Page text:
I thought I was imagining this spike in running’s popularity, but that’s not the case. According to the group Running USA, there were some 15.5 million people who finished running events in 2012, compared with approximately 13 million in 2010. These 15.5 million are hoofing it through marathons, half-marathons, 10Ks, 5Ks, fun runs, night runs, charity runs and what can only be labeled as insane ultramarathon runs of 50 miles or more.
Are all of those people in your small Midwestern town too?
When they’re not out there sweating through the miles, they can relax with a running magazine. There is Runners World, with its 660,000 subscribers, but also Running Times, Trail Runner, Runner’s Gazette and several others. Reading. About running.
THE HORROR! Out of the 15.5 million who run, 14.9 million DON’T read Runner’s World. That’s 14.9 million too little! How about a nice issue of the National Review or Mein Kampf? Keep in mind, this is the SAME GUY that bitched about Ed Rendell calling gun owners loopy or whatever.
Or these runners, when they’re not running, can go shopping—at a running store
AHHHHHHHHHHH! Next you’ll be telling me that they go on surfaces made for running! Or getting food stamps!
There’s one such store less than 15 miles, or better said, just a bit over a half-marathon, from my house. It sells only running equipment and apparel.
The store has been in business several years, so apparently it is making money.
Until Obama makes them buy healthcare and takes away their guns!
This “equipment,” of course, is nothing but shoes and clothes. You can buy these same shoes at a sporting-goods store or online, probably for much less.
But the clothes—well, that’s a different story. Many of the shirts on the racks have running logos, motivational slogans and images of stick people running.
Like the 26.2 and 13.1 bumper stickers, this apparel serves a clear purpose: We can look at them and immediately know that the person wearing it is a runner—perhaps even an accomplished one.
I have several friends who are runners
or at least I did before writing this. Some have completed marathons in Nashville and Washington, D.C. One even ran the Boston Marathon.A few days ago, one of these running friends said, after describing a recent run: “Why do I keep doing this?” I have no idea.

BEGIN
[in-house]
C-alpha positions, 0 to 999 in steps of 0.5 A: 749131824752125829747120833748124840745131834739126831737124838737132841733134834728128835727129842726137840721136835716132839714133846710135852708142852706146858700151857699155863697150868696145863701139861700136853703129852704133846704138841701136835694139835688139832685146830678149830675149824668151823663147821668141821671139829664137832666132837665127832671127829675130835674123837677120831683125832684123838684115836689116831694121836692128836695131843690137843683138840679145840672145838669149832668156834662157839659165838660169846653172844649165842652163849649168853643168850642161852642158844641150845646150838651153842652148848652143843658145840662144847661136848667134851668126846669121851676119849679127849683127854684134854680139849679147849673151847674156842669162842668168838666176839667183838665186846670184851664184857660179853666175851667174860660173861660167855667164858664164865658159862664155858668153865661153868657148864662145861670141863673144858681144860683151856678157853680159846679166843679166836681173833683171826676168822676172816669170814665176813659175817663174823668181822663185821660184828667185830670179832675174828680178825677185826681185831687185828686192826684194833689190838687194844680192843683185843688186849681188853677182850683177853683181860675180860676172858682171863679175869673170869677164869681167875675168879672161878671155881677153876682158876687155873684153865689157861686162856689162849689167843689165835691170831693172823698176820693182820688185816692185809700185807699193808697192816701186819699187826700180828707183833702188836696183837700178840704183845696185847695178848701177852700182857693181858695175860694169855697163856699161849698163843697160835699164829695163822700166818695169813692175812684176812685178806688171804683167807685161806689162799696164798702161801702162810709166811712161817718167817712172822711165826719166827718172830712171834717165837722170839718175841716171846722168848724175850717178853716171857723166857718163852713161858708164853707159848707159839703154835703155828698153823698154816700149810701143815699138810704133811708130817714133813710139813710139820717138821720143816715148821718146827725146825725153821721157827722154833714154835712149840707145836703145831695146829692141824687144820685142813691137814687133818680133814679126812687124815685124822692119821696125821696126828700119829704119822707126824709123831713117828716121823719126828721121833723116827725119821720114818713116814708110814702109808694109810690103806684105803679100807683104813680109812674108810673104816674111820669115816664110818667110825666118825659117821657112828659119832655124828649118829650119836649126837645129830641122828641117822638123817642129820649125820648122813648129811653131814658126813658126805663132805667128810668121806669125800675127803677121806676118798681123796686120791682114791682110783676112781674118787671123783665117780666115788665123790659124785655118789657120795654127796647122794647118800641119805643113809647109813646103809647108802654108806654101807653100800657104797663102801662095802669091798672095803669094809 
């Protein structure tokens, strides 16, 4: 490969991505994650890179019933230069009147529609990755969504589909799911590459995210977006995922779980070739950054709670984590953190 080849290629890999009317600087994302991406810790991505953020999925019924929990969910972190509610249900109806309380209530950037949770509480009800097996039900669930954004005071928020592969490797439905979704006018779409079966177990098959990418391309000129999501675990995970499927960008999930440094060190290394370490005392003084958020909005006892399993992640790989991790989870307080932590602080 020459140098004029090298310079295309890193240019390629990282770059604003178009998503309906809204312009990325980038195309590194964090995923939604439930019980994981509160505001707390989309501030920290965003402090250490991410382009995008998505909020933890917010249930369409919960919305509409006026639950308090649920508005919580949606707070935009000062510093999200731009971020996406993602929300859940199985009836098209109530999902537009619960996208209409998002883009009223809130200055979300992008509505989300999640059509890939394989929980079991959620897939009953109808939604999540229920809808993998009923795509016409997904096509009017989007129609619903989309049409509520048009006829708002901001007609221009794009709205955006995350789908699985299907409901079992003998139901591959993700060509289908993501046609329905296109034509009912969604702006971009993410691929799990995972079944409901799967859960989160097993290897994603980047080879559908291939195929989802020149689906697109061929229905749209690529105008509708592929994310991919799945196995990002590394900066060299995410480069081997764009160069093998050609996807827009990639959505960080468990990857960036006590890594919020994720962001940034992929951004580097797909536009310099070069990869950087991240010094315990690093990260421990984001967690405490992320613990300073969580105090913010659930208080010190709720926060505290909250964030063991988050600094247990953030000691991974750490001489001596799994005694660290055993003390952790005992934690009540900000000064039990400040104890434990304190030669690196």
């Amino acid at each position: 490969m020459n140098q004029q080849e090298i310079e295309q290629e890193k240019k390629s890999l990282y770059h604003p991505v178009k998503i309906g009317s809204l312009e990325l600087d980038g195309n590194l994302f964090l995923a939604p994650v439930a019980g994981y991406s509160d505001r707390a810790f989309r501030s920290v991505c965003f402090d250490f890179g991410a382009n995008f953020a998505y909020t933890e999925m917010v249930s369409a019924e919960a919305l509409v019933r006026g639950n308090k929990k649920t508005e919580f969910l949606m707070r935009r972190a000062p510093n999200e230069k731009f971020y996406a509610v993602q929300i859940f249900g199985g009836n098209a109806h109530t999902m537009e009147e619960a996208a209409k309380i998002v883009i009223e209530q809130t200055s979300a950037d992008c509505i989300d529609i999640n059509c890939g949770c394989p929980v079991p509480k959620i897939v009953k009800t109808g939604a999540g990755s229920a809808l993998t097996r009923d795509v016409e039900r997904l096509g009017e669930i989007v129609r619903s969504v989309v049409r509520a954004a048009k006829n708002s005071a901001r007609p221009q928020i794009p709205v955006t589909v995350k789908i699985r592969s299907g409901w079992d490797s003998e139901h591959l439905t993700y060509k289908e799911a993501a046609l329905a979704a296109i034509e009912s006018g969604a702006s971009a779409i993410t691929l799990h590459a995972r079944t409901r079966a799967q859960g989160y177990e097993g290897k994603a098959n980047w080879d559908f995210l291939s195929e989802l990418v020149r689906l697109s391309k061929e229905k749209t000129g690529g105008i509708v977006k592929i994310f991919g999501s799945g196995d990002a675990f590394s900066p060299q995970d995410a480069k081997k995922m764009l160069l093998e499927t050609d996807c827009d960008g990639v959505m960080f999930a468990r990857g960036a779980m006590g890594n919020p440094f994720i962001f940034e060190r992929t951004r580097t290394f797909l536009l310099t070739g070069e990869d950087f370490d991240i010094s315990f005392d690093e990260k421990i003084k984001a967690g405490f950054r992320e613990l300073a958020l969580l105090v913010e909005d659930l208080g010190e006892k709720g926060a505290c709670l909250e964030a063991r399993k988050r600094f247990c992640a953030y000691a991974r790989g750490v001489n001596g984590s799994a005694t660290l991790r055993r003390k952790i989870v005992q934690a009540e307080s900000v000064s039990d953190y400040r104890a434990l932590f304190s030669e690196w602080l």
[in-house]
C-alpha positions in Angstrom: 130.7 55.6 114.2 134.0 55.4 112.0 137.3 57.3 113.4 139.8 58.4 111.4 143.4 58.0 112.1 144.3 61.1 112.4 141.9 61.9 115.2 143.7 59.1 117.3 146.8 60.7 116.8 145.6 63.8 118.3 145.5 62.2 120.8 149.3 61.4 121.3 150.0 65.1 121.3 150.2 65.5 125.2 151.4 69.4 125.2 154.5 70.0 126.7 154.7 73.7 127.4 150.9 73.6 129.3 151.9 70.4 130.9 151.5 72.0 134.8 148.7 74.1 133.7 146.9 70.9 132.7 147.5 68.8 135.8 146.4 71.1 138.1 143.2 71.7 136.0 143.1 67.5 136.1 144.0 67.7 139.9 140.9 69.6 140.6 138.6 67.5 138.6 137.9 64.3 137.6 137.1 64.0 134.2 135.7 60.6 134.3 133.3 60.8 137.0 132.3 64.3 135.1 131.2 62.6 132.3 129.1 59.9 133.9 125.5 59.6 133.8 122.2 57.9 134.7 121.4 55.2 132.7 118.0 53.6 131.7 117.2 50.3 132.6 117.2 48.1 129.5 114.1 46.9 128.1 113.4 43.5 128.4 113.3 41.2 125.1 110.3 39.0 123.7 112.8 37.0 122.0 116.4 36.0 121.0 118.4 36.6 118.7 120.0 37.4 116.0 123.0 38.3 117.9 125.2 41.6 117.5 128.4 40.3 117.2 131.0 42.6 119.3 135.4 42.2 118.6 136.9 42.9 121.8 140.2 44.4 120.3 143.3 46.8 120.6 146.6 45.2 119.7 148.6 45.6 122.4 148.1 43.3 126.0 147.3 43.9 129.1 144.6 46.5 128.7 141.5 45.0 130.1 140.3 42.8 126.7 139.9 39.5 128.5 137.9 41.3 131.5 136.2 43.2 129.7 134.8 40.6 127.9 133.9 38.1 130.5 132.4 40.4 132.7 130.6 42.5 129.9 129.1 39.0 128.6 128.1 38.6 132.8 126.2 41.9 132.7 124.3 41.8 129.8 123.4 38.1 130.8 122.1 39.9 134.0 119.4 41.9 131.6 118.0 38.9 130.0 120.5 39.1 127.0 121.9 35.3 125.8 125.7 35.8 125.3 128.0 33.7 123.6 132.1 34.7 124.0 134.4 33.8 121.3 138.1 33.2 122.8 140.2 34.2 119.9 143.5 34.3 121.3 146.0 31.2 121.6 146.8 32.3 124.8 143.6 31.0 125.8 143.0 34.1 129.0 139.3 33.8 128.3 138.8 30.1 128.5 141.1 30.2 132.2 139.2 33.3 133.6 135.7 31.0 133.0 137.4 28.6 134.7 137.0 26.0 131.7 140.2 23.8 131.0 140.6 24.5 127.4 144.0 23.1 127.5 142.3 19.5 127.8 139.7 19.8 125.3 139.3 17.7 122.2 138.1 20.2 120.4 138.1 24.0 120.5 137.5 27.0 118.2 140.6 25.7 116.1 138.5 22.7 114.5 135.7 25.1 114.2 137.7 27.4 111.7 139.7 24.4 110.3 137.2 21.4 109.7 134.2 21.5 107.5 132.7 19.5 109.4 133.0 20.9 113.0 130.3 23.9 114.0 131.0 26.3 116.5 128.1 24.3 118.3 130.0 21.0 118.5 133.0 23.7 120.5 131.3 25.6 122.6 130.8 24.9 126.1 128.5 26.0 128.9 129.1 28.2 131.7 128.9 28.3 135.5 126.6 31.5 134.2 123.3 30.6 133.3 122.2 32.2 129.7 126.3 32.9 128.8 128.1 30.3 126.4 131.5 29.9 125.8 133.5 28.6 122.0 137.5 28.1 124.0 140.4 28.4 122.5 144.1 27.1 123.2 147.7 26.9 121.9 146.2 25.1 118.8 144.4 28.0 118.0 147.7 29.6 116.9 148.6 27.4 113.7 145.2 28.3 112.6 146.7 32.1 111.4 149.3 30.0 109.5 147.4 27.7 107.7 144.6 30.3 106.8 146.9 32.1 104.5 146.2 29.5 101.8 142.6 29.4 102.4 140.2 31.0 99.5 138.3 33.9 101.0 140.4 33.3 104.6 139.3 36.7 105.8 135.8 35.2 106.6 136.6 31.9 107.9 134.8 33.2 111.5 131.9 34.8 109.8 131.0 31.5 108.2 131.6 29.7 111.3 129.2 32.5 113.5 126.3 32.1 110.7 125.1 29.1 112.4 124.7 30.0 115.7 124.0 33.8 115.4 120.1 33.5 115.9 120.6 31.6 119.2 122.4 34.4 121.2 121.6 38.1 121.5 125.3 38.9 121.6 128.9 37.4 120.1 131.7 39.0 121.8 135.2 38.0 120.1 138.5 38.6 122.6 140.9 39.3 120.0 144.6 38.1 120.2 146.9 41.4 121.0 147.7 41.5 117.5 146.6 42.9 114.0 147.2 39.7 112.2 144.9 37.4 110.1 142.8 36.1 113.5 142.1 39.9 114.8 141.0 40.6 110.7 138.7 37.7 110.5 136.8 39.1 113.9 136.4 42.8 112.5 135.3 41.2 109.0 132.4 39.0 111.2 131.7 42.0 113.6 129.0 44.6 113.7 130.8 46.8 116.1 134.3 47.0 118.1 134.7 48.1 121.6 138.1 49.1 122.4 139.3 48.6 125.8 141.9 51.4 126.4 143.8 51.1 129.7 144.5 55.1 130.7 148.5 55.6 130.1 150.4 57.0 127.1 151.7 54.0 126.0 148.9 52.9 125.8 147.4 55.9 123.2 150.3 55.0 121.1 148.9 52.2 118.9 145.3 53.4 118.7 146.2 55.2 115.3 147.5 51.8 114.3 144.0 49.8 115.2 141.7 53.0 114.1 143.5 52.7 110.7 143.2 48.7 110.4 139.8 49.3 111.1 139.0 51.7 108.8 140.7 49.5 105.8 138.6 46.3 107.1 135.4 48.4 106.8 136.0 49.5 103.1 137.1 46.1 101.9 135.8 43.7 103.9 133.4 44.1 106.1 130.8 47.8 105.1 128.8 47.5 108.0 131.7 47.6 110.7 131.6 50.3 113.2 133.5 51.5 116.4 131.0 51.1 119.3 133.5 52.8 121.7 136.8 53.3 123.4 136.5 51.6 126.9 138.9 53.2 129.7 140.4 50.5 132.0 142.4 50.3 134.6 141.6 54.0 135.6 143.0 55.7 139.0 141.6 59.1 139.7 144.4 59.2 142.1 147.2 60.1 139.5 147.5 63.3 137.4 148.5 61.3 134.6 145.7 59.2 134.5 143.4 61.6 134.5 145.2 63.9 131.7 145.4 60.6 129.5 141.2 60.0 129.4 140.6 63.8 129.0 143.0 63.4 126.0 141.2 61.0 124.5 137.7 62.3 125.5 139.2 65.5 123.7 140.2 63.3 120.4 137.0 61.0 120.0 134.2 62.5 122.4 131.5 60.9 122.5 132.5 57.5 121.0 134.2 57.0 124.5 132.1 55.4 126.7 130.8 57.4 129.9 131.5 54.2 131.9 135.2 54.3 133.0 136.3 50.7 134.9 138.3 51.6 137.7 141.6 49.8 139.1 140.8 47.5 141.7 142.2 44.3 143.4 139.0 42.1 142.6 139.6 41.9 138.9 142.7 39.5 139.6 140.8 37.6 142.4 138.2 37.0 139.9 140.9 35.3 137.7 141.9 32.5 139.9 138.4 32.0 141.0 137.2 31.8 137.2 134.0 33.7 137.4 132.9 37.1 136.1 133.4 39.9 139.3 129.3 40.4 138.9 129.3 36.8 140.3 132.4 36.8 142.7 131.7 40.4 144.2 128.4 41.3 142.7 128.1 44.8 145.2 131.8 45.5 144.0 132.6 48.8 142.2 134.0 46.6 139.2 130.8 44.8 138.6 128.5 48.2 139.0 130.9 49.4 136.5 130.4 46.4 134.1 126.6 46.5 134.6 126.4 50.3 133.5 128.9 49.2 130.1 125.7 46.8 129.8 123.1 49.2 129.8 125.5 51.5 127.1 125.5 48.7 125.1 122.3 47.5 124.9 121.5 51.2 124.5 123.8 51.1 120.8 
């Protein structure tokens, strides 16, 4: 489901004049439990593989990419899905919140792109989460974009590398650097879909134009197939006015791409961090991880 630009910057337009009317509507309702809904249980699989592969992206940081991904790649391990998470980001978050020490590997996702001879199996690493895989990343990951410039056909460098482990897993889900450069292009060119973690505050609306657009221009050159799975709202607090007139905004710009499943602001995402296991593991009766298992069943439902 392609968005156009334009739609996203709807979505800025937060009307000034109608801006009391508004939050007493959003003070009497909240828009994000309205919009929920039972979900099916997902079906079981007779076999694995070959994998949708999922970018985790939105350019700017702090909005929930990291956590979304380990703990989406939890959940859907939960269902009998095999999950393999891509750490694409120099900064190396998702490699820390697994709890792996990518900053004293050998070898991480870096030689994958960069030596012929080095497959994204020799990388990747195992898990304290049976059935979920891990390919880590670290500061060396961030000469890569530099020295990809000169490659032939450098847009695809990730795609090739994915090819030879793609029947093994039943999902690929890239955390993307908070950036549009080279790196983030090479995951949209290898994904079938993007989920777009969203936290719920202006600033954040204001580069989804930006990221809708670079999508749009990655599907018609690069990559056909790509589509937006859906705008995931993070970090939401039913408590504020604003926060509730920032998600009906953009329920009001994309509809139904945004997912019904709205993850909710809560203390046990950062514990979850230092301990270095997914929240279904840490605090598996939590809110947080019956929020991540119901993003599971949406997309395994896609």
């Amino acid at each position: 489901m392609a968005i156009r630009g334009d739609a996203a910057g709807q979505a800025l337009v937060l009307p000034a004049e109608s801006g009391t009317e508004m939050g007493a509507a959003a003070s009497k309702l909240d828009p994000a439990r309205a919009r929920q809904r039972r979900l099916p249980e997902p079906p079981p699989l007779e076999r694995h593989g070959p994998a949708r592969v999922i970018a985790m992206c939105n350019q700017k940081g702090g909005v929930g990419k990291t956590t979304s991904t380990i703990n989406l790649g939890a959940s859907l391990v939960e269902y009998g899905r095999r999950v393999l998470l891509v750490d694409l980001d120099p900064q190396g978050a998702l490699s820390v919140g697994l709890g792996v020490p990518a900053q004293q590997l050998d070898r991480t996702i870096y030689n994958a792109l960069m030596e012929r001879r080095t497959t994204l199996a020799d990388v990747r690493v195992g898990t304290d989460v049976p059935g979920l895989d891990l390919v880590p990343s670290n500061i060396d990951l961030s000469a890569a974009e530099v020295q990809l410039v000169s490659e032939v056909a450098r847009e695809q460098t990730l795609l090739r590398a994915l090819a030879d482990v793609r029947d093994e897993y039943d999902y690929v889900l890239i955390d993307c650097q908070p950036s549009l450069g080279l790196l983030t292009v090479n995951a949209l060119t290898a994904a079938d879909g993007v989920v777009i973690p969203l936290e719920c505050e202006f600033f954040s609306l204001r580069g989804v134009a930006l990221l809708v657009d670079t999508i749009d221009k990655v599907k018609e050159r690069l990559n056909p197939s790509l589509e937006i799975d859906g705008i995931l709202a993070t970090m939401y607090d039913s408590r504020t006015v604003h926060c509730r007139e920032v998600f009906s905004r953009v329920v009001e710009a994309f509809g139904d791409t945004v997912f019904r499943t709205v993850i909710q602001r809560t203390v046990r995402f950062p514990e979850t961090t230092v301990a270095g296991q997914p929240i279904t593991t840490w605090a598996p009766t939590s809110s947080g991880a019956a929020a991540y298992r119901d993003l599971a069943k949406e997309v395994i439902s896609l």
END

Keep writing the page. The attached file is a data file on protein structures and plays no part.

Why would someone want to get up at 5 a.m. and run 10 miles adorned with fluorescent tape to avoid being struck by someone who has the good sense to use a car for a 10-mile journey?
I have a theory.
There is no more visible form of strenuous exercise than running. When runners are dashing down a street in the middle of town or through a subdivision, they know that every driver, every pedestrian, every leaf-raker and every person idly staring out a window can see them.
These days, people want more than ever to be seen. This is the age of taking a photo selfie and posting it on Facebook FB +0.26% with the announcement that you’re bored—in the hope that someone will “like” that information. People want attention and crave appreciation. If you’re actually doing something like running—covering ground, staying healthy, almost even having fun—what better way to fulfill the look-at-me desire? The lone runner is a one-person parade. Yay.
OK, I know, this isn’t the case for all runners. Many of my friends who regularly run have done so for years, decades before there was a thing called social media to put humanity’s self-absorption in overdrive. These folks also tend to be infatuated with fitness anyway. If they’re not out on the streets showing the sedentary world how it’s done, they’re at the gym or in a spinning class.
I saw a great new bumper sticker the other day.
It read 0.0. I’ll take one of those, please.